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There’s no reason at all to object to the decision of Greg Rickford, the Minister of Natural Resources, to allow an Australian company, Paladin Energy Ltd., to develop a uranium mine in Newfoundland and Labrador, 140 kilometres northeast of Happy Valley-Goose Bay, with Australians holding the majority of the shares.
On the contrary, the odd thing is that Paladin had to seek permission to do so, as a foreign corporation – over and above the similarly unnecessary process of the foreign investment review under the Investment Canada Act, with its mysterious “net benefit” criterion. In the rejected takeover by BHP Billiton of Potash Corp. of Saskatchewan in 2010, Ottawa even more mysteriously declared Potash to be a “strategic asset,” not a term used in the ICA.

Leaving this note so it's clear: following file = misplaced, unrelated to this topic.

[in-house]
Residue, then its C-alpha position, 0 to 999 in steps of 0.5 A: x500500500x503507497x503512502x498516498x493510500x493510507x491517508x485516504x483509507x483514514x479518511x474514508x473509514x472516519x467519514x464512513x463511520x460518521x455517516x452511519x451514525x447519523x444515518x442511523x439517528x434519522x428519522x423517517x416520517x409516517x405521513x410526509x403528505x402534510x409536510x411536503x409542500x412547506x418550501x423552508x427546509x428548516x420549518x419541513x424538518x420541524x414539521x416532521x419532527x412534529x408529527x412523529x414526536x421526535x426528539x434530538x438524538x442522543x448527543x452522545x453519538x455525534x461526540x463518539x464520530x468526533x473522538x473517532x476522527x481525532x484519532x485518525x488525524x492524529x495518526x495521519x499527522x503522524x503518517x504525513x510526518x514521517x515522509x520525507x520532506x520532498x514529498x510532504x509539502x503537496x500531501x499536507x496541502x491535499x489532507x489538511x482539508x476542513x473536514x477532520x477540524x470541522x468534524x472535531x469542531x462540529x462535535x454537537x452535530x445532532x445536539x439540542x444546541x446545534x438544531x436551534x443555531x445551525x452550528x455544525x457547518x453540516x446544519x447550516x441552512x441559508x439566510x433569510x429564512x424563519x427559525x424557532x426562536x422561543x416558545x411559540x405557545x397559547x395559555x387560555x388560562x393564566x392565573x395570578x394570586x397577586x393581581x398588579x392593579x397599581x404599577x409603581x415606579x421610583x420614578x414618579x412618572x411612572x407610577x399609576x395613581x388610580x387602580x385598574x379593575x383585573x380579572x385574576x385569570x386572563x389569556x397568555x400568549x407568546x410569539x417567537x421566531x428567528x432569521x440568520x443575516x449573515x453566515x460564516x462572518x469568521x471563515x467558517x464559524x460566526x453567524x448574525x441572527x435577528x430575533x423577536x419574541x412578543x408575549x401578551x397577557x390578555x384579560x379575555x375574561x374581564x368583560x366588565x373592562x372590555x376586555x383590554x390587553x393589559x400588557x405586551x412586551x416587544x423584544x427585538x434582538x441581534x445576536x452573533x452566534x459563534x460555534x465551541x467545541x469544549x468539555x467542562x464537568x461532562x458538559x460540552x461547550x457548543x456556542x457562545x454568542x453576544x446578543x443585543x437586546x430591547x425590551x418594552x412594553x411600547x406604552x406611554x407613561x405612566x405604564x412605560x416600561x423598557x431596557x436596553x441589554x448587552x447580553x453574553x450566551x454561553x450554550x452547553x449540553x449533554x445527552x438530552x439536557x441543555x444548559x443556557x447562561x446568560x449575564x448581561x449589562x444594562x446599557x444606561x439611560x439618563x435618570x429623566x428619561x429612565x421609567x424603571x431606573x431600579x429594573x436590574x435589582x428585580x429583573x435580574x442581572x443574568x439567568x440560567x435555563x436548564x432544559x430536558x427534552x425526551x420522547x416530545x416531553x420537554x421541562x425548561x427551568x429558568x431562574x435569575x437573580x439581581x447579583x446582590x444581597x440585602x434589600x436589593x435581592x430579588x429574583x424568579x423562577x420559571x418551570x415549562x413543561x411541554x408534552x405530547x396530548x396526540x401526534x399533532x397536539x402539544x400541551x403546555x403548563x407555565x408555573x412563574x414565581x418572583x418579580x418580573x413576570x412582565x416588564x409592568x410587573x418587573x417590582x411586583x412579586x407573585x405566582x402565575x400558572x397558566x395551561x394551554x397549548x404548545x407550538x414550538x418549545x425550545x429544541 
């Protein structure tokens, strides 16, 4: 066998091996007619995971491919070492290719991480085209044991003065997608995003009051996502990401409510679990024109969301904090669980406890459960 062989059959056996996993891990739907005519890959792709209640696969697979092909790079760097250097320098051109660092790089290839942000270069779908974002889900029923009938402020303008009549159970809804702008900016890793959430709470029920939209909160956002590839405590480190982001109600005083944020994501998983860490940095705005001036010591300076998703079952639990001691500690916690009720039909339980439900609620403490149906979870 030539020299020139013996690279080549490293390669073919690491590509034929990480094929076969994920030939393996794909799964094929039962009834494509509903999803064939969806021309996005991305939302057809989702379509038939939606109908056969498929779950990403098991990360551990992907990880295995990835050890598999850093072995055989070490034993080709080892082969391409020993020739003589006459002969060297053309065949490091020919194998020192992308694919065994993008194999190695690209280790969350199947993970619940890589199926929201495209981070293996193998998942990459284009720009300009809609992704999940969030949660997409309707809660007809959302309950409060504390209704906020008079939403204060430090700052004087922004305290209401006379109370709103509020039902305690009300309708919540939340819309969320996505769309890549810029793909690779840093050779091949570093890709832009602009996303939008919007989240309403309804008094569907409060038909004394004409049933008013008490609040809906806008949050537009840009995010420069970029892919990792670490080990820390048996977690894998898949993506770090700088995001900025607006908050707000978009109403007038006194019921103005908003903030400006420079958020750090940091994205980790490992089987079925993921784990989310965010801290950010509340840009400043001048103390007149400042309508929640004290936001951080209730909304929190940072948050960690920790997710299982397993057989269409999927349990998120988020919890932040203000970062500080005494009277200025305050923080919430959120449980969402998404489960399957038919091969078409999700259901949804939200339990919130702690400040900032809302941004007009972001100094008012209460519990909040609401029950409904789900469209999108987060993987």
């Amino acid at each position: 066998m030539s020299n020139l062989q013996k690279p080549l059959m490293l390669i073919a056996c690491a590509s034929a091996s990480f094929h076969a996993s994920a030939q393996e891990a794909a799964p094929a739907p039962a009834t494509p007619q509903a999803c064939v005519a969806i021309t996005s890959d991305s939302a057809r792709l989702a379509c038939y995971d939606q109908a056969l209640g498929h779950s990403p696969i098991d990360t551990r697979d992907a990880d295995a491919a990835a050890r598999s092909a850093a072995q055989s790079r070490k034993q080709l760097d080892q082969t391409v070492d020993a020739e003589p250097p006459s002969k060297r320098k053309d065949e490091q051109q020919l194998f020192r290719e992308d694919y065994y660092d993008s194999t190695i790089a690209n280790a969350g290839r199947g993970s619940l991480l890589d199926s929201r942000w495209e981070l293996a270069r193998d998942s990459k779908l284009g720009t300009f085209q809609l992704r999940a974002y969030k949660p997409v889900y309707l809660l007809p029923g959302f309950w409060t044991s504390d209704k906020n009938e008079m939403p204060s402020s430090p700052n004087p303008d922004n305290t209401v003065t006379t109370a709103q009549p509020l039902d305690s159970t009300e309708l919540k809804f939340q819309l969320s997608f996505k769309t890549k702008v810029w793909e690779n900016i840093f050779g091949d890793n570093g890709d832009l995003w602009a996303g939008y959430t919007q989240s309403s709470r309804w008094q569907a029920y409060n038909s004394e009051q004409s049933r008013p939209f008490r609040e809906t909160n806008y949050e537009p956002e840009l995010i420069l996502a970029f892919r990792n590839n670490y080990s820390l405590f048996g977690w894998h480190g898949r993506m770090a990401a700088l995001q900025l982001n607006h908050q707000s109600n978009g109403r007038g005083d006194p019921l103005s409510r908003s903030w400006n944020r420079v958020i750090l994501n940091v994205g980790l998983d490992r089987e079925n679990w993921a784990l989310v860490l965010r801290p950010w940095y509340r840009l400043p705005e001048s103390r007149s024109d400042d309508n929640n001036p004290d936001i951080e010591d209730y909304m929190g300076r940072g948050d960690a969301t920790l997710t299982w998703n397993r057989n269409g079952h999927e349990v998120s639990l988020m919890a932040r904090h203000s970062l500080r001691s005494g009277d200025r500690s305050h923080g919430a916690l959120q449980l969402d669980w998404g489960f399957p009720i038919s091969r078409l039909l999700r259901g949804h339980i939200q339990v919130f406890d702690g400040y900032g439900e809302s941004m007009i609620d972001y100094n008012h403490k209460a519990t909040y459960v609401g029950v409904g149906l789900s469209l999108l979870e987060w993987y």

The federal government has had a “non-resident ownership policy in the uranium mining sector” since 1987. The policy allows for an exemption from the requirement of at least 51-per-cent Canadian ownership if there aren’t enough Canadians who want to build the prospective uranium mine in question.
In March, 2011, the meltdown of the Fukushima nuclear power plant in Japan killed almost 16,000 people, and Japan shut down all but two of its reactors.
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